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Int J Radiat Oncol Biol Phys. 2011 Dec 1;81(5):1387-93. doi: 10.1016/j.ijrobp.2010.07.1992. Epub 2010 Oct 14.

Treatment effects and sequelae of radiation therapy for orbital mucosa-associated lymphoid tissue lymphoma.

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Department of Radiology, Yokohama City University Graduate School of Medicine, Yokohama, Kanagawa, Japan.



Among extranodal lymphomas, orbital mucosa-associated lymphoid tissue (MALT) lymphoma is a relatively rare presentation. We performed a review to ascertain treatment efficacy and toxicity of radiation therapy for orbital MALT lymphoma. We also evaluated changes in visual acuity after irradiation.


Thirty patients with orbital MALT lymphoma underwent radiation therapy with curative intent. Clinical stages at diagnosis were stage IEA in 29 patients and stage IIEA in 1 patient. Total doses of 28.8 to 45.8 Gy (median, 30 Gy) in 15 to 26 fractions (median, 16 fractions) were delivered to the tumors.


All irradiated tumors were controlled during the follow-up period of 2 to 157 months (median, 35 months) after treatment. Two patients had relapses that arose in the cervical lymph node and the ipsilateral palpebral conjunctiva outside the radiation field at 15 and 67 months after treatment, respectively. The 5-year local progression-free and relapse-free rates were 100% and 96%, respectively. All 30 patients are presently alive; the overall and relapse-free survival rates at 5 years were 100% and 96%, respectively. Although 5 patients developed cataracts of grade 2 at 8 to 45 months after irradiation, they underwent intraocular lens implantation, and their eyesight recovered. Additionally, there was no marked deterioration in the visual acuity of patients due to irradiation, with the exception of cataracts. No therapy-related toxicity of grade 3 or greater was observed.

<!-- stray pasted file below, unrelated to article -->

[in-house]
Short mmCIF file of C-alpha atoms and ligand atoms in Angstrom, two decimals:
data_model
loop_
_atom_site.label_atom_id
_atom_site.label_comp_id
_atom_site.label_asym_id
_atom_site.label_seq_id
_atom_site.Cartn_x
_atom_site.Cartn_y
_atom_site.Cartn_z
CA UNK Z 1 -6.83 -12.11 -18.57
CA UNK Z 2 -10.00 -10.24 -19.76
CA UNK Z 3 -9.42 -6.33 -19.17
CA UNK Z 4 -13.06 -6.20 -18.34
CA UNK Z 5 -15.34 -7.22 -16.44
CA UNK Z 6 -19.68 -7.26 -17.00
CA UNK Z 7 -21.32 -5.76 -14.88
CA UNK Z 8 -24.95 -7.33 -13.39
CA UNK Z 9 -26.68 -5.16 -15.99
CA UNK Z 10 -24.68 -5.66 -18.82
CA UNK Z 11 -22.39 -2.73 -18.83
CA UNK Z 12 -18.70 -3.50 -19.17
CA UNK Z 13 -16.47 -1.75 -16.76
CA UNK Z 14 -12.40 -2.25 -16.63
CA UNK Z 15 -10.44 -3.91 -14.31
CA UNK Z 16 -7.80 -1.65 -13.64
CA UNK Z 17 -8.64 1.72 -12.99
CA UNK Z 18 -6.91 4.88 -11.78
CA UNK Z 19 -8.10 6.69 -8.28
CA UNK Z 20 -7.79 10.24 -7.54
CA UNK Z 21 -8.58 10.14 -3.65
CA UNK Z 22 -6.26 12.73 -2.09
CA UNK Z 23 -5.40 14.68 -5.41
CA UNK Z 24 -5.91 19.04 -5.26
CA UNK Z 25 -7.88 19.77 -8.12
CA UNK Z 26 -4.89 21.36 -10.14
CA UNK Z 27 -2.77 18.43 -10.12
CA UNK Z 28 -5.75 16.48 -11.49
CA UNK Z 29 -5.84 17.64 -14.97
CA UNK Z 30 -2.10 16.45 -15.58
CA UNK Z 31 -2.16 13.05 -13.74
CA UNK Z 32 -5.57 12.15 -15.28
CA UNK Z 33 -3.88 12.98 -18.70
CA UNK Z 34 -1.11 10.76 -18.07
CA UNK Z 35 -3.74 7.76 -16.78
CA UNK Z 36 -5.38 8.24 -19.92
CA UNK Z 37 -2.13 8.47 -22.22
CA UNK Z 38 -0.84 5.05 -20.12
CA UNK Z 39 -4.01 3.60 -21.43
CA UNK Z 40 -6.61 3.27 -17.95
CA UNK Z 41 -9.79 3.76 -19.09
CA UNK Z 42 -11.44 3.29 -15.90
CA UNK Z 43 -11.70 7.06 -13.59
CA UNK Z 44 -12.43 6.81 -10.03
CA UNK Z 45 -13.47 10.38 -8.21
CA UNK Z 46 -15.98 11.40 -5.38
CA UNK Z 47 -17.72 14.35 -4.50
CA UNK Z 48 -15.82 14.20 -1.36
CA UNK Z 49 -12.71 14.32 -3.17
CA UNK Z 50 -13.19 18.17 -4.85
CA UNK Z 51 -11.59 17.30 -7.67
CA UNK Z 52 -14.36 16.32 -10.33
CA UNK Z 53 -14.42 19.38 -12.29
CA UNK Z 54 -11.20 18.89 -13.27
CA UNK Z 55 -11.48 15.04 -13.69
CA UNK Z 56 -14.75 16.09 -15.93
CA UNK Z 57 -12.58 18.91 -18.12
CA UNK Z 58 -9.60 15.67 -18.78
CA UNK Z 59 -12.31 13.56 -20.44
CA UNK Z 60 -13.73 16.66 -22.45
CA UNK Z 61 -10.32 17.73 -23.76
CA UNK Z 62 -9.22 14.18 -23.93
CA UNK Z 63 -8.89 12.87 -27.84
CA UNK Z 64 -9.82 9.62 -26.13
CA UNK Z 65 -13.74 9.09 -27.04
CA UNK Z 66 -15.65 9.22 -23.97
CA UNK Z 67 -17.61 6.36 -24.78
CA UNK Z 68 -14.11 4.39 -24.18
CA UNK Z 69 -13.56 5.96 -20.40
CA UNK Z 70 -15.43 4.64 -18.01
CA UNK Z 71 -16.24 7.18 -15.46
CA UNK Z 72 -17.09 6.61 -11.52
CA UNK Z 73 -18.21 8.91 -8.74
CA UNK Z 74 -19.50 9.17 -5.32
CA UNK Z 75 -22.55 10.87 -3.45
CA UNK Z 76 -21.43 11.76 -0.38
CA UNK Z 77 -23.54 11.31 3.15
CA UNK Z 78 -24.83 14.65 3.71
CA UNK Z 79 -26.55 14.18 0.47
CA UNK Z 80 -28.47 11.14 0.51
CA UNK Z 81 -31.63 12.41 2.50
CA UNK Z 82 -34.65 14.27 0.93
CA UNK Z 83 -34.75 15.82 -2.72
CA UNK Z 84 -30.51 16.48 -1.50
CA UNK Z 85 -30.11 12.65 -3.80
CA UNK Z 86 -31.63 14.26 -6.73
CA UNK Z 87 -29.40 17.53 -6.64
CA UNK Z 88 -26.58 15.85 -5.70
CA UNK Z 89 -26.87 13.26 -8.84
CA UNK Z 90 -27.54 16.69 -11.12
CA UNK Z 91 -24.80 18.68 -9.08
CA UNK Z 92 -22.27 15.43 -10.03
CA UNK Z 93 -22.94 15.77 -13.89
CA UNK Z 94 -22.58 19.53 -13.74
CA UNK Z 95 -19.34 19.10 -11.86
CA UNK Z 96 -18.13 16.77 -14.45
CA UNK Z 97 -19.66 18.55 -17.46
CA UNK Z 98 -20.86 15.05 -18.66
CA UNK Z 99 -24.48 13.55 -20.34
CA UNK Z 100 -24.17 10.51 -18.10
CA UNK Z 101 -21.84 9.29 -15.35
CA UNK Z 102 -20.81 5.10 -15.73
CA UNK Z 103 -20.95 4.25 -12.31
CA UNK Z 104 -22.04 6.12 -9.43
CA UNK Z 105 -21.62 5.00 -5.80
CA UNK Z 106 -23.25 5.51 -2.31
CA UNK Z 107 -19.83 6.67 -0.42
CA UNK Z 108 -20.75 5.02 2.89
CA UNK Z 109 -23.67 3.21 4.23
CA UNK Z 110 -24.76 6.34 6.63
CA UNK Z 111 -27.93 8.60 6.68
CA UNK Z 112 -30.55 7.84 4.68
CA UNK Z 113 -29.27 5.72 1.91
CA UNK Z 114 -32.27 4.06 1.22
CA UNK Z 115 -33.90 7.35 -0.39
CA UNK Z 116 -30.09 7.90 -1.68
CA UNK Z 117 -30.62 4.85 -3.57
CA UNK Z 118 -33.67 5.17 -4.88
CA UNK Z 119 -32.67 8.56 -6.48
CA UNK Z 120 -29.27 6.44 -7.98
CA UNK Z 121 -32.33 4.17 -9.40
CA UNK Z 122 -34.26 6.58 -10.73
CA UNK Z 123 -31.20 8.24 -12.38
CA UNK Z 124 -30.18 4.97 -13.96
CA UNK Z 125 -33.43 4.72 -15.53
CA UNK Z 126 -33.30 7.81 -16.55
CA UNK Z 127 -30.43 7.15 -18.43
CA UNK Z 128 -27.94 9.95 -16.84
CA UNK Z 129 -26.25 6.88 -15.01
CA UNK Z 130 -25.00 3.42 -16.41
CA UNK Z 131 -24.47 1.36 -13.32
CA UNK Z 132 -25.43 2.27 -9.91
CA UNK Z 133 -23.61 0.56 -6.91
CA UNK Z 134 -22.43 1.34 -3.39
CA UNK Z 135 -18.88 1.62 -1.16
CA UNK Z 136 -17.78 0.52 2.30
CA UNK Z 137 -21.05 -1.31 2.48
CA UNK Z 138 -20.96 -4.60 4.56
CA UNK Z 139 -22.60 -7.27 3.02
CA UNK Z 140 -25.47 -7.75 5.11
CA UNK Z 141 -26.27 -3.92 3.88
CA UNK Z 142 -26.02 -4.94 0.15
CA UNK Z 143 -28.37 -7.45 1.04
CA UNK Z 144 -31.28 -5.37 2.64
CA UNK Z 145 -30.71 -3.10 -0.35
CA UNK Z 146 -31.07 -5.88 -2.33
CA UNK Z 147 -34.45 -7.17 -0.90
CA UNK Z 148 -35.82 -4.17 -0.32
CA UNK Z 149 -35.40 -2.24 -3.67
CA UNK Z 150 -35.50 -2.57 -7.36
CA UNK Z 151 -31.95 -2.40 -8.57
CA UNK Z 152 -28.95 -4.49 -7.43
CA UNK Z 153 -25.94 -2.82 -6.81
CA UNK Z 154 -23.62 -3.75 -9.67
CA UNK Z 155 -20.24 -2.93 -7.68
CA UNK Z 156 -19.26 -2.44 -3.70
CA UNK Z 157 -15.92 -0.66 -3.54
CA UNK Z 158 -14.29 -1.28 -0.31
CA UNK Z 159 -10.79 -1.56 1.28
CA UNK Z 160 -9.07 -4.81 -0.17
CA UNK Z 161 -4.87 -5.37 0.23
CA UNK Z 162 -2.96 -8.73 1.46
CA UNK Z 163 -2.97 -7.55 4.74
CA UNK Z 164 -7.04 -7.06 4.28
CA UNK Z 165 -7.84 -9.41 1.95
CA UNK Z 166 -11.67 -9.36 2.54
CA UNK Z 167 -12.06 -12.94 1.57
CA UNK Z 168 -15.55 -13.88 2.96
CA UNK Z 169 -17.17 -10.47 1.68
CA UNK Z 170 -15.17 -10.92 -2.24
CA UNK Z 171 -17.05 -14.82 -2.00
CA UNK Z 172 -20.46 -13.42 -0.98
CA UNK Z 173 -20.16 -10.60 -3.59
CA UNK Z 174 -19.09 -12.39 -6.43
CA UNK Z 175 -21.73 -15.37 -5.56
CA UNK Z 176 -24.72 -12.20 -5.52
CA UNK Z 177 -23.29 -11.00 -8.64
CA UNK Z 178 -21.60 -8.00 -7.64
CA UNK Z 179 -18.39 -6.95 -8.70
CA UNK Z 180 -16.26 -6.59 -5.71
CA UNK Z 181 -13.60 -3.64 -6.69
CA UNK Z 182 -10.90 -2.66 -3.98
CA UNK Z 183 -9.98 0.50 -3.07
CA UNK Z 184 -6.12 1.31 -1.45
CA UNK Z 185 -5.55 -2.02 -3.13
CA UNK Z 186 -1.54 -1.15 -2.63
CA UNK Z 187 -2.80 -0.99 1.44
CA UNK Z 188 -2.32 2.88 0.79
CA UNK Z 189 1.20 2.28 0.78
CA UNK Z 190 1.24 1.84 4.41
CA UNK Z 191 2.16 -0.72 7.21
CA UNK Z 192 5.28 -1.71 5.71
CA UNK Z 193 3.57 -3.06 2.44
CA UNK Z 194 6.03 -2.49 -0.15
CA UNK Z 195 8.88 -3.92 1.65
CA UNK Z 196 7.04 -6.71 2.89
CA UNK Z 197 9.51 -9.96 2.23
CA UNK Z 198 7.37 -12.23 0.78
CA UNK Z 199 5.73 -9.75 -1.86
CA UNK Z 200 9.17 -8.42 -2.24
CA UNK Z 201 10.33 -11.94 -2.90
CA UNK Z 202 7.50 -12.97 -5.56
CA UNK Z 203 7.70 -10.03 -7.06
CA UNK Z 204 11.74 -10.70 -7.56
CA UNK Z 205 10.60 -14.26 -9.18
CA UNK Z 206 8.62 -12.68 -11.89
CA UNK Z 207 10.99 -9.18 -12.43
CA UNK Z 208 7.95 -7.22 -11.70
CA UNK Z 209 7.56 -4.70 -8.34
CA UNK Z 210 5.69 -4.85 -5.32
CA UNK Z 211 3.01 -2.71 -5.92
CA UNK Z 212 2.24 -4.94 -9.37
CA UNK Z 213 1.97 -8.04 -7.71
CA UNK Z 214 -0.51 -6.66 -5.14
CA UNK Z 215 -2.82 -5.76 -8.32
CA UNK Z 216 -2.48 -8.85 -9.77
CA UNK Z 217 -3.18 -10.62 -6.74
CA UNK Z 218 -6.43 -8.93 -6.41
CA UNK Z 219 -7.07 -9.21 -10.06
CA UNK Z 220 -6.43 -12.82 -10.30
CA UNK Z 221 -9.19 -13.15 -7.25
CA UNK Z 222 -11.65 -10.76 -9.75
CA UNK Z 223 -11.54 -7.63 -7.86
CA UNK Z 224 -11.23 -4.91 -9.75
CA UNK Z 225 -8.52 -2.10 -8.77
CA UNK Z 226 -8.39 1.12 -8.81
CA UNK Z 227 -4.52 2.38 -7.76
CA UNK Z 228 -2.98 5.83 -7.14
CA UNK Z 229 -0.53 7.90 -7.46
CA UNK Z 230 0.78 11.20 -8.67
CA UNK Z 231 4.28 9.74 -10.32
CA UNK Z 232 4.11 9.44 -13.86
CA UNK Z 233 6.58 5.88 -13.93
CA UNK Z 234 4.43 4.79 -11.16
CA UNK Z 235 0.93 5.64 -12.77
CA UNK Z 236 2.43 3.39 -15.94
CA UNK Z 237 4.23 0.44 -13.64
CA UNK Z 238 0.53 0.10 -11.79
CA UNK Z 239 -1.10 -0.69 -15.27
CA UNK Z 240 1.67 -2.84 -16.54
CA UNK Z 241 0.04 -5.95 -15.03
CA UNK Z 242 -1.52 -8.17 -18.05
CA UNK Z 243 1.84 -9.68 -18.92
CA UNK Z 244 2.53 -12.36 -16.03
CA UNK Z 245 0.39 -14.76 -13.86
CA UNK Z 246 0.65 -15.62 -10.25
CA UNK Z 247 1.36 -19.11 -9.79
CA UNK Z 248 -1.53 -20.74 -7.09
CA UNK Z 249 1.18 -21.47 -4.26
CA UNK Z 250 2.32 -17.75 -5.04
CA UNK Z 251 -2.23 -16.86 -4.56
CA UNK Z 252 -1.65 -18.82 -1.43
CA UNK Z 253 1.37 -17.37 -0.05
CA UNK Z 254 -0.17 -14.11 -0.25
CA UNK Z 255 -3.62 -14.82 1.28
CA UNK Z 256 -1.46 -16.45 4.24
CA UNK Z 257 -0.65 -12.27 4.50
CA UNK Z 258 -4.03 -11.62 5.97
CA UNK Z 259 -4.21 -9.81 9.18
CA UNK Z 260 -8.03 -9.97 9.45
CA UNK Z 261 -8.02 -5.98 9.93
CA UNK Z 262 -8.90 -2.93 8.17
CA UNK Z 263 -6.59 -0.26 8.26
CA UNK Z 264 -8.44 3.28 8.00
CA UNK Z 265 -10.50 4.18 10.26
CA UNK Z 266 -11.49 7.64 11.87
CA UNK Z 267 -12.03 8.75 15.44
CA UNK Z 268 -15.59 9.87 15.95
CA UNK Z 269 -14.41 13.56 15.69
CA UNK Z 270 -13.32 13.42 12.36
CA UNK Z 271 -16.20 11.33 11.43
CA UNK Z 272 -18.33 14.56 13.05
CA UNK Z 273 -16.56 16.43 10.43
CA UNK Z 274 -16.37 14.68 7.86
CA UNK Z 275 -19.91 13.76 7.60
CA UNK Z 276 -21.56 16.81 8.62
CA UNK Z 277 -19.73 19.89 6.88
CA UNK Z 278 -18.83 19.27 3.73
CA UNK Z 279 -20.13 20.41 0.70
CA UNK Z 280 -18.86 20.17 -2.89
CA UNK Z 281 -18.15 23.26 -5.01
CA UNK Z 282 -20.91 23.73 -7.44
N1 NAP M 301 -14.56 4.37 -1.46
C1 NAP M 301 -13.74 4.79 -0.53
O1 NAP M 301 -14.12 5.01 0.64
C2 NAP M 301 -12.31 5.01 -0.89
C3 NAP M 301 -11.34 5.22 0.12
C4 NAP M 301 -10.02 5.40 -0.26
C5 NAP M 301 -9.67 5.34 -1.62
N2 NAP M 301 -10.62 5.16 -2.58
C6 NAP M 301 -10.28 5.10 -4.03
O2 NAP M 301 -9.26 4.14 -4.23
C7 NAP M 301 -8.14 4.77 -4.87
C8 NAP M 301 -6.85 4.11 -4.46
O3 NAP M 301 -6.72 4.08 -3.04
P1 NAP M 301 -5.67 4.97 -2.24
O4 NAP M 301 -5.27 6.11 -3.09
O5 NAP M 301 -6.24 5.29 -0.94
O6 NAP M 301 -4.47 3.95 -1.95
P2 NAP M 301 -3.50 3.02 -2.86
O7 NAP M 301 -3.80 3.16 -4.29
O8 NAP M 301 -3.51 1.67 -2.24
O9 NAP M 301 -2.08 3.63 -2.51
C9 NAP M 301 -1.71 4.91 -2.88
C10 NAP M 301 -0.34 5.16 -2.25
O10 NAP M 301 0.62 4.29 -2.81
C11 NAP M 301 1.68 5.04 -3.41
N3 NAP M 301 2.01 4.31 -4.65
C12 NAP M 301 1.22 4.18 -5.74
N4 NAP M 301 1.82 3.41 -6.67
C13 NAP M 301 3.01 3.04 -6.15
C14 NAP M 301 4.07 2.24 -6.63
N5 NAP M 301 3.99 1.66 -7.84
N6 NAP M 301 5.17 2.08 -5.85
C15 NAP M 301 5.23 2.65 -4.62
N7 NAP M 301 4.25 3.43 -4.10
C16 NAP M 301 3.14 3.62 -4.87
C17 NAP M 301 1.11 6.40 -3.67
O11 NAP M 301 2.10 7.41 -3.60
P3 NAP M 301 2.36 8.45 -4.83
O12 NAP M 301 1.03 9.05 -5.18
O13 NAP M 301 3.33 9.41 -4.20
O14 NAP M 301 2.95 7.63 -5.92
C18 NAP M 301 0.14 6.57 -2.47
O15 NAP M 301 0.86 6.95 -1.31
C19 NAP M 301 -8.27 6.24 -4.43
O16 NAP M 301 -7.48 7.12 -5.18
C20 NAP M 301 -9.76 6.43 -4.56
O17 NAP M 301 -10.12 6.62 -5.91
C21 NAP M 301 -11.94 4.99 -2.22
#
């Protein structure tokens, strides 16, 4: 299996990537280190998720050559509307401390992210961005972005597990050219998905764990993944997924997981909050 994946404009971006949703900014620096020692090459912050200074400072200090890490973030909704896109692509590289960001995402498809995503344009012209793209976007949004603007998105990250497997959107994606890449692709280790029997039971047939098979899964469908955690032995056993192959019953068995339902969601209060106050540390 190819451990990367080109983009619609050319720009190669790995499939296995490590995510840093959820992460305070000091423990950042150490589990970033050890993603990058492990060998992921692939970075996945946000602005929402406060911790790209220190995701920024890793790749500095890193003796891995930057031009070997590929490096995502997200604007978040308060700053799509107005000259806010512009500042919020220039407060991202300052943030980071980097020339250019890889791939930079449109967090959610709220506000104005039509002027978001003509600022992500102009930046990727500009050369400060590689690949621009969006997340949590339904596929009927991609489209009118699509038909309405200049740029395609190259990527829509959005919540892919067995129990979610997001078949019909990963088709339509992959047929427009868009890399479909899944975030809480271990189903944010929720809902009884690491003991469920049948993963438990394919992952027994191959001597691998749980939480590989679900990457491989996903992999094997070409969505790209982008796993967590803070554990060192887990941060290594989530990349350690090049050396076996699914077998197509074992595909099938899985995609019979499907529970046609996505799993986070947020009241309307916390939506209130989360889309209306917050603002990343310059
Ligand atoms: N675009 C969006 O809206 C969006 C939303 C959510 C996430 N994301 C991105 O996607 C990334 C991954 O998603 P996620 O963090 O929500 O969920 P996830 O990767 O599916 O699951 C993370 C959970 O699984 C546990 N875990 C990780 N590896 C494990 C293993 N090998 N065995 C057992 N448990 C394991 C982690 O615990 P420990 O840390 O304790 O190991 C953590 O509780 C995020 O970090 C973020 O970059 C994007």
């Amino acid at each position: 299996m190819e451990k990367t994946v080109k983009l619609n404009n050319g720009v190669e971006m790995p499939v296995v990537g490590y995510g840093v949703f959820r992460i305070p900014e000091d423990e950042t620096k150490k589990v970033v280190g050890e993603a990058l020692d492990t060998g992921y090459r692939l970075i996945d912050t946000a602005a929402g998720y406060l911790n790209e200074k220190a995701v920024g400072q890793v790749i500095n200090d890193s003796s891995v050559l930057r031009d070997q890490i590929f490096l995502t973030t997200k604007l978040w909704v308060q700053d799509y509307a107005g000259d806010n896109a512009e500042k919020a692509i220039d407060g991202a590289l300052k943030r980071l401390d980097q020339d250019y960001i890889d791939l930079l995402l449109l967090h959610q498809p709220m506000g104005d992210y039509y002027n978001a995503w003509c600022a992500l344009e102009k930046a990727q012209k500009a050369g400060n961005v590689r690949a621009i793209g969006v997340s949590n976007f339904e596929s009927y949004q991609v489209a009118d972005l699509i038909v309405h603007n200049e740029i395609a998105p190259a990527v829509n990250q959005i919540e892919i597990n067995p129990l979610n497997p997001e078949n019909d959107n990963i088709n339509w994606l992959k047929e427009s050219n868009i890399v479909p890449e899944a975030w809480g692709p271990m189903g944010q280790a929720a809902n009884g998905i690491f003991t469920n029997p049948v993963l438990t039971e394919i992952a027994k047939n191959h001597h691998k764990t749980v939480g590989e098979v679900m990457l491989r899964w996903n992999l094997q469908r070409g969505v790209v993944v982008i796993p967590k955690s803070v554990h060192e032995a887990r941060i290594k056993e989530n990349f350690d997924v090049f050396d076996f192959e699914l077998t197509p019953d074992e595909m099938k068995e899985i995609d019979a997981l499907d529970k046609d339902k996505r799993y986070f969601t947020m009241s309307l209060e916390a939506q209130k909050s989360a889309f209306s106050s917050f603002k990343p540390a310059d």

Radiation therapy was effective and safe for patients with orbital MALT lymphoma. Although some patients developed cataracts after irradiation, visual acuity was well preserved.

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